Draw a network map so you can ask for help. This is not a trivial exercise. It usually takes me about a week to do properly on a large and complex systems. Just finding all the devices, servers, and bootleg attachments are a major challenge. That includes noting MAC and IP addresses for identification.
Get help from someone experienced in network analysis and troubleshooting.
Fine. However you should have some clue who's got performance problems.
That's Suite's, not sweets.
I can't tell for sure but if you have 50 boxes, you really should get someone qualified to do the troubleshooting. It's easy enough to plan and setup a new network. It's requires experience to troubleshoot an existing network.
Ok, so it's an *INTERNET* slowdown, not a server to client or render farm slowdown. That's not going to change at all by going to gigabit. You're bottlenecked at 1.5Mbits/sec at the T1 and that's your limit. Do the traffic monitoring to see what and how much is moving in and out of the T1. Don't be surprised if you see worms, file sharing, and garbage.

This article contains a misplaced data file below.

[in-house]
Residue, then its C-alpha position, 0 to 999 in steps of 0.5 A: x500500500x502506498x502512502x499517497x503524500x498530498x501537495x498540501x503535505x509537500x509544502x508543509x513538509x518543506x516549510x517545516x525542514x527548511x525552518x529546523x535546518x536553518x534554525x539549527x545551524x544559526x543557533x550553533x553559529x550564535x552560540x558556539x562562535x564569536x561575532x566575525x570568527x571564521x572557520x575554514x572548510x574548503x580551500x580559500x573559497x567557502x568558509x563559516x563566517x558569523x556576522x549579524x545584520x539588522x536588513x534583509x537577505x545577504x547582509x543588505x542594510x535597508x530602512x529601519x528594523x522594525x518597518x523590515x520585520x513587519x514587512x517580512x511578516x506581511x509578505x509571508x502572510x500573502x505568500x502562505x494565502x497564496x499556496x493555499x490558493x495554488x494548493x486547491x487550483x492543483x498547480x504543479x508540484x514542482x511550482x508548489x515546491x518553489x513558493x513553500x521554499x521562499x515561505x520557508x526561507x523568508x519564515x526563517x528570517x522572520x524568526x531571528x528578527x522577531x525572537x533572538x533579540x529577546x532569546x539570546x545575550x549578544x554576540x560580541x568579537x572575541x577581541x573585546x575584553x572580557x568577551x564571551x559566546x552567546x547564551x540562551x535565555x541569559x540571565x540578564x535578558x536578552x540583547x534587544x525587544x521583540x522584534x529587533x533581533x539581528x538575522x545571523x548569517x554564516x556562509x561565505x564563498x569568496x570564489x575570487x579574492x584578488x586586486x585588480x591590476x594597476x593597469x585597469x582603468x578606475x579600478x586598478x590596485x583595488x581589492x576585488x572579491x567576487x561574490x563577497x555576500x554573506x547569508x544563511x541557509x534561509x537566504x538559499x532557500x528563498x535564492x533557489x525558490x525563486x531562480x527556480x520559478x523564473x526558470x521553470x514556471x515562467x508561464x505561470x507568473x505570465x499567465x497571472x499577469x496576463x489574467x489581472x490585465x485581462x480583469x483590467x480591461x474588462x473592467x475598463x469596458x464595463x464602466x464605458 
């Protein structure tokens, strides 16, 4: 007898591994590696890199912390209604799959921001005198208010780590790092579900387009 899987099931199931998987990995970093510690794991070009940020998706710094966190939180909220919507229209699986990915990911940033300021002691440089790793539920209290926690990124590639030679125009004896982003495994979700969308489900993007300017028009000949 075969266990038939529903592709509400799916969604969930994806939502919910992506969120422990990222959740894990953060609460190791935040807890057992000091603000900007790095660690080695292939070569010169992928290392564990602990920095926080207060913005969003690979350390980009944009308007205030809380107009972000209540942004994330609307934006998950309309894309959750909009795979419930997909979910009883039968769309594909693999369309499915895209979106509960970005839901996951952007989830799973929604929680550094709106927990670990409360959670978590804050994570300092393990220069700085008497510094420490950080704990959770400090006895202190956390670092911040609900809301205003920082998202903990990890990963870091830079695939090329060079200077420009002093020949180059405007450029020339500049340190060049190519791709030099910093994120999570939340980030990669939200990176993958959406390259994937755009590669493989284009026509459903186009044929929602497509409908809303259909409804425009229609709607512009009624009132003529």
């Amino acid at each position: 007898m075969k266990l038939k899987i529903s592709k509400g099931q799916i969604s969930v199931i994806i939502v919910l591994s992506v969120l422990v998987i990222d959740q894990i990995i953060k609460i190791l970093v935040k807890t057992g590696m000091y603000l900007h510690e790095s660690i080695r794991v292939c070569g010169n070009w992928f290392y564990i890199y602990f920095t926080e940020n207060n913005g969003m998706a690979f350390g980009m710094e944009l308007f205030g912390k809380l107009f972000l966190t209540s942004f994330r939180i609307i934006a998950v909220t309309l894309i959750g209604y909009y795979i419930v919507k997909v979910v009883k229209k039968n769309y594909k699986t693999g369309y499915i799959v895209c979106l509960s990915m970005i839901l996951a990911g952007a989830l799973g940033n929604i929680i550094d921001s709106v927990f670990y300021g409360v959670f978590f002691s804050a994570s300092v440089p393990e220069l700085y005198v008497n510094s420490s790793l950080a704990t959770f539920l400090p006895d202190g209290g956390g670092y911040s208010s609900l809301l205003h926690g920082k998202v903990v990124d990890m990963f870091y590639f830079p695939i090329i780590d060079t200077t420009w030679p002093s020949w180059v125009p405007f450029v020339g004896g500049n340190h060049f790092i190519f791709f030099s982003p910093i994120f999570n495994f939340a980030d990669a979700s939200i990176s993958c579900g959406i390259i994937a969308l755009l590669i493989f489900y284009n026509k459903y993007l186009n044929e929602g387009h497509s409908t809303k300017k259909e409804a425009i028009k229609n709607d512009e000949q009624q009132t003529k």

That's very different from an *INTERNET* slowdown. Most render farms are interconnected with gigabit ethernet. The big boxes have multiple gigabit cards to distribute the load. I got to play with one RAID server with 4 cards and a load balancer. Yeah, for in house traffic, gigabit is great.
However, you still have to know if you're making an improvement. For that you need numbers, measurements, calculations, and pretty graphs to impress the boss. I suggest MRTG for traffic monitoring.
Baloney. CAT5e will do gigabit just fine. You don't really need CAT6. Keep the cable lengths down to less than 300ft. Avoid long flexible ethernet CAT5 jumpers. Borrow a cable certifier and test your wiring. New gigabit NIC's are cheap. Netgear GA311 is about $20. I recently upgraded a law office with gigabit everything. It was a barely noticeable improvement. You only notice an improvement if your existing 100baseTX system is saturated. Do the measurements and you'll know for sure. If lazy, use Windoze XP Perfmon to check client network utilization.
Fine. Draw the topology map as I suggested and see how many boxes in between the gigabit NIC's need to be upgraded.
Home runs to what? I smell a big building with cable lengths more than 300ft which will require some intermediate boxes. Home runs aren't always best.
How long? If you don't know, guess.